Most importantly, however, the idea that you can or should "ignore" or shield students from confronting or dealing with pronunciation errors or being corrected on the spot or models of the L2 that for them may not be realistic to aspire to or aim at (at least in the short term) is just fundamentally wrong.  

Instead, effective instruction requires careful, studied exposure to, not stereotypical rejection of these issues based simply on "desirability" or "achievability" criteria. The effect is to basically inform learners and provide them with controlled practice so they can understand and interact better, not the default of avoidance or uniformed biases . . . 

Integration and inoculation, the cure for orthophonaphobia . . . 

You can either "OPP out" or join those of us in field who do know how to do this and can help you do the same. In addition to taking courses or workshops in pronunciation teaching locally, online or at conferences, for starters, I now recommend two sources: Murphy's books and/or HaPT-Eng courses.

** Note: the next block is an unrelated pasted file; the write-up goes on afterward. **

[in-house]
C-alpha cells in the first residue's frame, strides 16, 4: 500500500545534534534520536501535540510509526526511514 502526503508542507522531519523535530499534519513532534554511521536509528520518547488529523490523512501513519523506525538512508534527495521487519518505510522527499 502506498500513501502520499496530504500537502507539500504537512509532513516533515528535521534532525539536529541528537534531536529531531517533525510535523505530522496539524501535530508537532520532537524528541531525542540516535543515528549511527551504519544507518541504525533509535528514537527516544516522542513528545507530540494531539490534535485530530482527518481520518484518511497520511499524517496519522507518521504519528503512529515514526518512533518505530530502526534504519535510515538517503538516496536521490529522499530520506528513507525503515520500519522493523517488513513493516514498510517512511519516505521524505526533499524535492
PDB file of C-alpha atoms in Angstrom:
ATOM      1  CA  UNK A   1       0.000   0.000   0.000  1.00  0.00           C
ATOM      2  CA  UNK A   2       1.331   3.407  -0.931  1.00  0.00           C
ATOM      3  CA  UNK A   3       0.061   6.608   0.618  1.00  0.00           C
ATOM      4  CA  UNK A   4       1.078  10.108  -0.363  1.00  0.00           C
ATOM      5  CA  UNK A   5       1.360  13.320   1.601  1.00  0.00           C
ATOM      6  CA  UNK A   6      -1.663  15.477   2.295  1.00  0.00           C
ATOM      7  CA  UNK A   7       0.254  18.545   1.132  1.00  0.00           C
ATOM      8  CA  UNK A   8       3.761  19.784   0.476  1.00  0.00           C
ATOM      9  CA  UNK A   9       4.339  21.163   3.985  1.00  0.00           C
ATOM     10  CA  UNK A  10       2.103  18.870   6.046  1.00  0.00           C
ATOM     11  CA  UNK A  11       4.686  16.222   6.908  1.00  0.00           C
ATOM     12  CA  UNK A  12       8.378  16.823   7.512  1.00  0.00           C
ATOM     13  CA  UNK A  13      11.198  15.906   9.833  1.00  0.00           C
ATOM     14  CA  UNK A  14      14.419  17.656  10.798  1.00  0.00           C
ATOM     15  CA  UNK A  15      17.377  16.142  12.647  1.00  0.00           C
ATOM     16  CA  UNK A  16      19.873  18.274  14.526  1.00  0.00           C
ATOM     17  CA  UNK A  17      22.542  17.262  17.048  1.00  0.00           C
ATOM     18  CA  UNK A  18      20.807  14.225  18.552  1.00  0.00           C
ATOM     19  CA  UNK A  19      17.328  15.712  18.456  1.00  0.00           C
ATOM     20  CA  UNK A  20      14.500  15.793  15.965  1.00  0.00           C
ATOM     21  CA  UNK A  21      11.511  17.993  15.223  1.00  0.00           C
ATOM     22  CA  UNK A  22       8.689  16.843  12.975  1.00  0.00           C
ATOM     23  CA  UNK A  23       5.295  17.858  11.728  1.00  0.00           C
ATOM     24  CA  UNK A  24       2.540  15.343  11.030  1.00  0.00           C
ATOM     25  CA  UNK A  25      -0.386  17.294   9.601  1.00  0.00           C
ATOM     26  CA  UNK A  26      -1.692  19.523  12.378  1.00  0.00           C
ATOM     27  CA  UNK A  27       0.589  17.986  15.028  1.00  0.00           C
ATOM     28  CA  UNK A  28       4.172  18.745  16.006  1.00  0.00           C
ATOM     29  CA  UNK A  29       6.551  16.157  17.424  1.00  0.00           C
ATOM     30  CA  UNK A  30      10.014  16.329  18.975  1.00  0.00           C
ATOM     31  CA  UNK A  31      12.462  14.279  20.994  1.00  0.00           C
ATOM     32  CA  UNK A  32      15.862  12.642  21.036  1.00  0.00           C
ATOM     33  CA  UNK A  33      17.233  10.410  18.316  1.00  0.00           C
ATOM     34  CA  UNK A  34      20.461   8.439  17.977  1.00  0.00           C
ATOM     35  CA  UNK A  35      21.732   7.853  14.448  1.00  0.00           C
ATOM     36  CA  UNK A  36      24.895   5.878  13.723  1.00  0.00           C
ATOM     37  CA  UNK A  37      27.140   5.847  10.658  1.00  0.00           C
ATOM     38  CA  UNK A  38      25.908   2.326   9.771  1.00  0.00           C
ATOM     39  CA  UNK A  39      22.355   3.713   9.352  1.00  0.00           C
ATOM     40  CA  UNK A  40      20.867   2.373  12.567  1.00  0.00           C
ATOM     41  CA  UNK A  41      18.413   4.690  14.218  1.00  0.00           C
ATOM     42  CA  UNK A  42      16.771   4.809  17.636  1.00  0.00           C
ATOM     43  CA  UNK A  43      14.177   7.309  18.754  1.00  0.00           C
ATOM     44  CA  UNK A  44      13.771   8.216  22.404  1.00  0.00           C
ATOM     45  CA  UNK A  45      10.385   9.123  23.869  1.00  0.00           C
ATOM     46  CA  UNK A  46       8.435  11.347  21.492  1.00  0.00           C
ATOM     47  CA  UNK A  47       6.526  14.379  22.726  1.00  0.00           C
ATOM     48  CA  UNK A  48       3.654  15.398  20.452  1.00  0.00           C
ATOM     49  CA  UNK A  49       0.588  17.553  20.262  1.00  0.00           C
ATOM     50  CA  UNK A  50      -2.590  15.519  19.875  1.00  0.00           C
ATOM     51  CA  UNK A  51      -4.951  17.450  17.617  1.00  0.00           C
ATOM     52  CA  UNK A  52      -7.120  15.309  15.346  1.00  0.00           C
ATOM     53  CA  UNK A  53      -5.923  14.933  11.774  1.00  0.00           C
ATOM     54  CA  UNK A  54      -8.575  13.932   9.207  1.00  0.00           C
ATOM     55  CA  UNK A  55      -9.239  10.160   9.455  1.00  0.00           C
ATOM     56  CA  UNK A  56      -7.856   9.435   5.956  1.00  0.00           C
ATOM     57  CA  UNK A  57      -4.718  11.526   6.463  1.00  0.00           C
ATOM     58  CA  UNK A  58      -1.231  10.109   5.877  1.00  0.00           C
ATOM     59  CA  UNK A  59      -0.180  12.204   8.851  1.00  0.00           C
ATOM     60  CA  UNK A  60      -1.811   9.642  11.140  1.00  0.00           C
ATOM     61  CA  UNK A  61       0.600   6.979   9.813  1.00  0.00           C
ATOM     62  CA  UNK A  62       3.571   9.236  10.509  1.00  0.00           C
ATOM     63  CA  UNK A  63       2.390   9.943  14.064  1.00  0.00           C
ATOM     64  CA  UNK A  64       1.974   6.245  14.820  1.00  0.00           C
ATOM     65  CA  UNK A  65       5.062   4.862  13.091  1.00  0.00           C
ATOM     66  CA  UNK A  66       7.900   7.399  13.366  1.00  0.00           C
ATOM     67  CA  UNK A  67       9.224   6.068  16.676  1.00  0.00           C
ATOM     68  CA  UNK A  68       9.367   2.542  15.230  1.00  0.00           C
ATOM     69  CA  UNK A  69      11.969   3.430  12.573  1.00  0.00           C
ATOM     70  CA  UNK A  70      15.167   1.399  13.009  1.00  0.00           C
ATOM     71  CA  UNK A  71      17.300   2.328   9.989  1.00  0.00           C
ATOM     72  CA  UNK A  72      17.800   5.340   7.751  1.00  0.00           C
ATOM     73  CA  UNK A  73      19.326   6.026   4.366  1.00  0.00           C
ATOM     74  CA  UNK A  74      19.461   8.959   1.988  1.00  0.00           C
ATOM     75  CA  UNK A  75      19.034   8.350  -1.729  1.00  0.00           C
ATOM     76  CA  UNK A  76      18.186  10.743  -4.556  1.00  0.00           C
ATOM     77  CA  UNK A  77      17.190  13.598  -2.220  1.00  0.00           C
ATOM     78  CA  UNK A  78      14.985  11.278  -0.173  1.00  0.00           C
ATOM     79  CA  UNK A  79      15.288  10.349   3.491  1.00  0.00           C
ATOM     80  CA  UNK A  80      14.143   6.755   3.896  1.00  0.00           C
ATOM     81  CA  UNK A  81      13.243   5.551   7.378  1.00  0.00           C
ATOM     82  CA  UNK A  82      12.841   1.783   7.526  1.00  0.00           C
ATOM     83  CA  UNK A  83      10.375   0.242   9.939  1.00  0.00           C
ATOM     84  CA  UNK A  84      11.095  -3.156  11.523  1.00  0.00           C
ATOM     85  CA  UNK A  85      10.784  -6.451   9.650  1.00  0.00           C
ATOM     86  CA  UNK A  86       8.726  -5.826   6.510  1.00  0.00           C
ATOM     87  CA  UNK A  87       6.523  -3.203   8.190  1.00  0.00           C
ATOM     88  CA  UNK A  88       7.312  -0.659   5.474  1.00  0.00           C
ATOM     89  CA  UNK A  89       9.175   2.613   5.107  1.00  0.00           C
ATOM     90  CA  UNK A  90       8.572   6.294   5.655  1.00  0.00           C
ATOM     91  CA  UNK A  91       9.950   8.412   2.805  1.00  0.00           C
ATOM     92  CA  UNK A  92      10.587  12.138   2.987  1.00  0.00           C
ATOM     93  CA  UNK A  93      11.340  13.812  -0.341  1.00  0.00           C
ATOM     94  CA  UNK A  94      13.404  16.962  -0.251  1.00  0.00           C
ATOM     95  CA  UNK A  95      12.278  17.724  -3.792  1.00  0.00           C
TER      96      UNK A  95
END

• Murphy, J. (2013). Teaching Pronunciation (in the English Language Development Series), available from or elsewhere.
And, of course, Haptic pronunciation teaching courses or webinars!

If you have no background in teaching or pronunciation teaching, pick up at least Murphy's inexpensive 2013 book. (The 2017 text is a great reference, too. Full disclosure: I have a chapter in that book!) and then join us hapticians for the real antidote!


 Jones, T. (Ed.) (2016). Pronunciation in the classroom: the overlooked essential. New York: TESOL

“Orthorexia nervosa: A review of psychosocial risk factors”. McComb, S. and Mills, J.  doi:10.1016/j.appet.2019.05.005

Saturday, May 11, 2019

Resistance to effective (pronunciation) teaching
And another reason why good drill "works!"